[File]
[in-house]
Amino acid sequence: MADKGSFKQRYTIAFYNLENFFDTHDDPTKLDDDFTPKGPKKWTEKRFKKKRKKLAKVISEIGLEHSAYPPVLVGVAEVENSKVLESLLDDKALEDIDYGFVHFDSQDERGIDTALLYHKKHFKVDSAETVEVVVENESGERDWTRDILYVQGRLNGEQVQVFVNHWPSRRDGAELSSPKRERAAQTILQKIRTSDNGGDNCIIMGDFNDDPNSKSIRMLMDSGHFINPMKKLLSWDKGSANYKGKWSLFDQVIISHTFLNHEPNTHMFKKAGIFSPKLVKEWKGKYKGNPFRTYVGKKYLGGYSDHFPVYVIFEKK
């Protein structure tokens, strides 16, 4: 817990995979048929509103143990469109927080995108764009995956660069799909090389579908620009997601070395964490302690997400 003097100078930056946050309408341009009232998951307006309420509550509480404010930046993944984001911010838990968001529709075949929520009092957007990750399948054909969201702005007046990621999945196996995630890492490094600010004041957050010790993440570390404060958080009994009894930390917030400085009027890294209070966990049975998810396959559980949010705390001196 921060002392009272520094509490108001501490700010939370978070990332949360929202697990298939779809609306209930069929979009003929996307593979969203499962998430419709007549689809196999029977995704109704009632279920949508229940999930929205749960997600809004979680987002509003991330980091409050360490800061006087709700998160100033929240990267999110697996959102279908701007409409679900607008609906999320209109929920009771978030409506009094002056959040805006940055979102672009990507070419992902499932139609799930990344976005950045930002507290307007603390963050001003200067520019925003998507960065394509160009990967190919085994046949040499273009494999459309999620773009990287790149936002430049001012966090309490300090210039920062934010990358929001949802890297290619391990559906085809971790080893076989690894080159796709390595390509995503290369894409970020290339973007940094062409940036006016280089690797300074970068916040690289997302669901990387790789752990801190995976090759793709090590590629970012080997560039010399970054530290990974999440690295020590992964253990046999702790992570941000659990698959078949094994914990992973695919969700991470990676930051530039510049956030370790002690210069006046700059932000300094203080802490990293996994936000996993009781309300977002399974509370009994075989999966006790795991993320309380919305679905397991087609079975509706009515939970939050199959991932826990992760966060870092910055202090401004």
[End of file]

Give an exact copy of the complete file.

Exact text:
[in-house]
Amino acid sequence: MADKGSFKQRYTIAFYNLENFFDTHDDPTKLDDDFTPKGPKKWTEKRFKKKRKKLAKVISEIGLEHSAYPPVLVGVAEVENSKVLESLLDDKALEDIDYGFVHFDSQDERGIDTALLYHKKHFKVDSAETVEVVVENESGERDWTRDILYVQGRLNGEQVQVFVNHWPSRRDGAELSSPKRERAAQTILQKIRTSDNGGDNCIIMGDFNDDPNSKSIRMLMDSGHFINPMKKLLSWDKGSANYKGKWSLFDQVIISHTFLNHEPNTHMFKKAGIFSPKLVKEWKGKYKGNPFRTYVGKKYLGGYSDHFPVYVIFEKK
């Protein structure tokens, strides 16, 4: 817990995979048929509103143990469109927080995108764009995956660069799909090389579908620009997601070395964490302690997400 003097100078930056946050309408341009009232998951307006309420509550509480404010930046993944984001911010838990968001529709075949929520009092957007990750399948054909969201702005007046990621999945196996995630890492490094600010004041957050010790993440570390404060958080009994009894930390917030400085009027890294209070966990049975998810396959559980949010705390001196 921060002392009272520094509490108001501490700010939370978070990332949360929202697990298939779809609306209930069929979009003929996307593979969203499962998430419709007549689809196999029977995704109704009632279920949508229940999930929205749960997600809004979680987002509003991330980091409050360490800061006087709700998160100033929240990267999110697996959102279908701007409409679900607008609906999320209109929920009771978030409506009094002056959040805006940055979102672009990507070419992902499932139609799930990344976005950045930002507290307007603390963050001003200067520019925003998507960065394509160009990967190919085994046949040499273009494999459309999620773009990287790149936002430049001012966090309490300090210039920062934010990358929001949802890297290619391990559906085809971790080893076989690894080159796709390595390509995503290369894409970020290339973007940094062409940036006016280089690797300074970068916040690289997302669901990387790789752990801190995976090759793709090590590629970012080997560039010399970054530290990974999440690295020590992964253990046999702790992570941000659990698959078949094994914990992973695919969700991470990676930051530039510049956030370790002690210069006046700059932000300094203080802490990293996994936000996993009781309300977002399974509370009994075989999966006790795991993320309380919305679905397991087609079975509706009515939970939050199959991932826990992760966060870092910055202090401004």